The death of the UK's first (and so far, only) woman Prime Minister has caused a flurry media activity, from the carefully honed (and undoubtedly written ages ago and kept in readiness) to the knee-jerk, from gracious and measured to vitriolic and offensive.
If I'm honest, I have mixed feelings about her, and about what she did. Some I don't think was wise, but some was clearly necessary; some I totally disagreed with, some seemed justified.
But I suppose what it is that strikes me is the challenge of being first, the first, the one that people look at to see what such a creature might be, or do or say. The person who is entrusted with a task in which she might fail or succeed - and will most probably do a bit of both. The person who will disappoint, and be disappointed by, those who elect/call her. The person onto whom so much hope is projected - and so much suspicion.
This morning I am off to Pitlochry to spend twenty four hours on retreat in a male dominated group. I am that oddity, that first woman, that inevitable heretic, the one whose every move, every word just might be taken and twisted to prove some point, either way. Those I will be retreating with are good, honest, earnest, Bible-believing, less-heretical-than-me men. Most of them are gracious and welcoming. But there will be those who blank me... being first, the first, has its price.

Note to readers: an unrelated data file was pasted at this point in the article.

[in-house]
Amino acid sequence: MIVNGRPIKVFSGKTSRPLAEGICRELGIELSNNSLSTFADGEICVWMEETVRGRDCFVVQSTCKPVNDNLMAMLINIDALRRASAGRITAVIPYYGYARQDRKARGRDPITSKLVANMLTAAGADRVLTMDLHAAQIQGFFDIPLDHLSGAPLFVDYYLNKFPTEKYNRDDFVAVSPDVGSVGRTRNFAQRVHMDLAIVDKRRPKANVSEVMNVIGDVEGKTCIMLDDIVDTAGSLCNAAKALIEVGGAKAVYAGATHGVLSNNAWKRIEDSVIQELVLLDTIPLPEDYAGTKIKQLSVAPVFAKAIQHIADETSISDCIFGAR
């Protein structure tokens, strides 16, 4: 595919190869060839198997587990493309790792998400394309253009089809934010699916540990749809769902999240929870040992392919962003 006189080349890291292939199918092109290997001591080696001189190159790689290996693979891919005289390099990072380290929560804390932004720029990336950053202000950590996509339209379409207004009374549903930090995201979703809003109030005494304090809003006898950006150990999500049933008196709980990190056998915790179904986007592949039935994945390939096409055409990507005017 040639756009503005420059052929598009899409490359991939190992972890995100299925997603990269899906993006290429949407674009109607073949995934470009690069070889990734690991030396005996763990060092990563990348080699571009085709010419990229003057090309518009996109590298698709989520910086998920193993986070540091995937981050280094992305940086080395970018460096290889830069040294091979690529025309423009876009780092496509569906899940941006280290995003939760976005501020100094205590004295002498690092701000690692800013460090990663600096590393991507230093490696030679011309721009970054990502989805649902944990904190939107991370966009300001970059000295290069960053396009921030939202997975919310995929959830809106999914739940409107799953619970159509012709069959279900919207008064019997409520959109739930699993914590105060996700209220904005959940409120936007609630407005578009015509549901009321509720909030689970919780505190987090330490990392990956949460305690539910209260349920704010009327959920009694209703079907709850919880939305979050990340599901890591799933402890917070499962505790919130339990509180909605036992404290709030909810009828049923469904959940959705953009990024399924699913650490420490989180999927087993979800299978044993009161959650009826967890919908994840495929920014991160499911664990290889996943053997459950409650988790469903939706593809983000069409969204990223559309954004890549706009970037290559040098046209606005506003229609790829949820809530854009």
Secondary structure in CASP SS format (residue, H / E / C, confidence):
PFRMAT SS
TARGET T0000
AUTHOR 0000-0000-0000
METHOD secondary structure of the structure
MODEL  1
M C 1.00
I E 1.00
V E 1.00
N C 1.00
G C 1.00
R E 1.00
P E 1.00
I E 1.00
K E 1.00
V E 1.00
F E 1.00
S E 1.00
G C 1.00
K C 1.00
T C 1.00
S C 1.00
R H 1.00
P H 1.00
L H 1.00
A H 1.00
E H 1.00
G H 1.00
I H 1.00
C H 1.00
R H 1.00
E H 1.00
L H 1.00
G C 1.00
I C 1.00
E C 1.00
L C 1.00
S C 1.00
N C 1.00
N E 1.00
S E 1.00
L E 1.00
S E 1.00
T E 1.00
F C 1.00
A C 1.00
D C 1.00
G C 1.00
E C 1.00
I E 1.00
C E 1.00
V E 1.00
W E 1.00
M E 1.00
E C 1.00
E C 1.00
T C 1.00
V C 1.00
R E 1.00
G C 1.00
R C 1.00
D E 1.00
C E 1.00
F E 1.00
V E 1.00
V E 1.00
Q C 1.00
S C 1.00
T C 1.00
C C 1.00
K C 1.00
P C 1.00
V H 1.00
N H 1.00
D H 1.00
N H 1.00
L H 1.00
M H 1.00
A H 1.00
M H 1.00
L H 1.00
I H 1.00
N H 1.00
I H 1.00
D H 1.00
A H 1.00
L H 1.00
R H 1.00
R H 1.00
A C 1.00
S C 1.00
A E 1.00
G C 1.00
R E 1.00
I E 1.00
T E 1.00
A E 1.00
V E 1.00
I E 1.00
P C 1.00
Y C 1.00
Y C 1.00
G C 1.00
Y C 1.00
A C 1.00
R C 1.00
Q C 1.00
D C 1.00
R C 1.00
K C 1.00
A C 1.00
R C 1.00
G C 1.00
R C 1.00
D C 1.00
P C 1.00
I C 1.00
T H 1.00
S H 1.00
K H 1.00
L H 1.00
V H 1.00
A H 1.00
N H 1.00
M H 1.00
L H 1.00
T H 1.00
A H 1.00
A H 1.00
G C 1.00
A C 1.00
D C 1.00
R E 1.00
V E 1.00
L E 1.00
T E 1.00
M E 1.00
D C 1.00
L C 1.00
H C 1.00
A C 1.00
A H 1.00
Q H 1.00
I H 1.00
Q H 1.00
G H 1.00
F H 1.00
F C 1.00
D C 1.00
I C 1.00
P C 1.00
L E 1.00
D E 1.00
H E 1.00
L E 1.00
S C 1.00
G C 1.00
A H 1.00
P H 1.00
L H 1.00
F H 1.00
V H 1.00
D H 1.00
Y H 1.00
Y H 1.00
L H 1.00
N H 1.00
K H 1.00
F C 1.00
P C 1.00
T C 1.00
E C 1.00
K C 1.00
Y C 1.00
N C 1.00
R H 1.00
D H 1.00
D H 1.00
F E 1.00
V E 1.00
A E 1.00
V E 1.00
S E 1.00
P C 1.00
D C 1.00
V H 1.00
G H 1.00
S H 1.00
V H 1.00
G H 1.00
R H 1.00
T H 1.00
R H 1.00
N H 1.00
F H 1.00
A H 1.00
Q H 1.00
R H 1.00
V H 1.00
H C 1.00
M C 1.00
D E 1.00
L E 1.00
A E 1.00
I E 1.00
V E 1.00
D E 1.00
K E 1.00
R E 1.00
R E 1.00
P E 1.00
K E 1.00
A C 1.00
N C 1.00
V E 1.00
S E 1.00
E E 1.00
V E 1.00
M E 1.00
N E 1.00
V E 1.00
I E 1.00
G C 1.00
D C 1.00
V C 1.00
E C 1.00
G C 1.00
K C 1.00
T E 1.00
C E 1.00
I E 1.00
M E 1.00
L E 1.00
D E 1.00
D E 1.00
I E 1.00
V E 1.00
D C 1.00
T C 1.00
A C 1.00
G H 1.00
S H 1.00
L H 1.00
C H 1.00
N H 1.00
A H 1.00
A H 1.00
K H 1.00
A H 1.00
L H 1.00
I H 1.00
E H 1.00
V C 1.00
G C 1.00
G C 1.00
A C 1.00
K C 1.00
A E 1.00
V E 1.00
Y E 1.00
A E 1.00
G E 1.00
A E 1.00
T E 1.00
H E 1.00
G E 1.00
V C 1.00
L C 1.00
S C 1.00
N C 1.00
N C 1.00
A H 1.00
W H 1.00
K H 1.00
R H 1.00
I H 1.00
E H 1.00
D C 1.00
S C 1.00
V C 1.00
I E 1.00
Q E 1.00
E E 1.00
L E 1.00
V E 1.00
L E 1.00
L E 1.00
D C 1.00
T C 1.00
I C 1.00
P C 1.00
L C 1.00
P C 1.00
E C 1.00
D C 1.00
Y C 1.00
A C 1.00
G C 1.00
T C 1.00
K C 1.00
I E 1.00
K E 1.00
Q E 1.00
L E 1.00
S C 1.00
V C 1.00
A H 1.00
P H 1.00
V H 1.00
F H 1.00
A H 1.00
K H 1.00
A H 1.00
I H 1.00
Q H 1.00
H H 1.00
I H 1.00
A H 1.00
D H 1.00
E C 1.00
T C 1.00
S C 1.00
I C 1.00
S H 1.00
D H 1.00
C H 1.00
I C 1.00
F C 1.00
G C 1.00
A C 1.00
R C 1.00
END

I have no desire to be like Mrs Thatcher. Whilst I can do stubborn and bolshy, I don't think I am anywhere near her league. In any case, I am not trying to steer a nation, I am seeking to serve a church. I am not elected by people, I am, in so far as I know my heart, called of God. No-one is going to devote 36 pages of newsprint to recalling my life (phew!) the most I will get is a line on a PowerPoint at Baptist Assembly if by then it still happens.
My Dad, born a few months before his political hero, but pre-deceasing her by more than two decades, used to say one should never speak ill of the dead. Whatever we thought of Baroness Thatcher, she was a wife, a mother, a grandmother, and she was the first female prime minister of the nation I know as home. Today she will be mourned by those who genuinely loved her. And she was a first - one of a small portion of society who, chosen or otherwise, must create their own path, for there is none to follow...
May she rest peacefully, in the grace of God.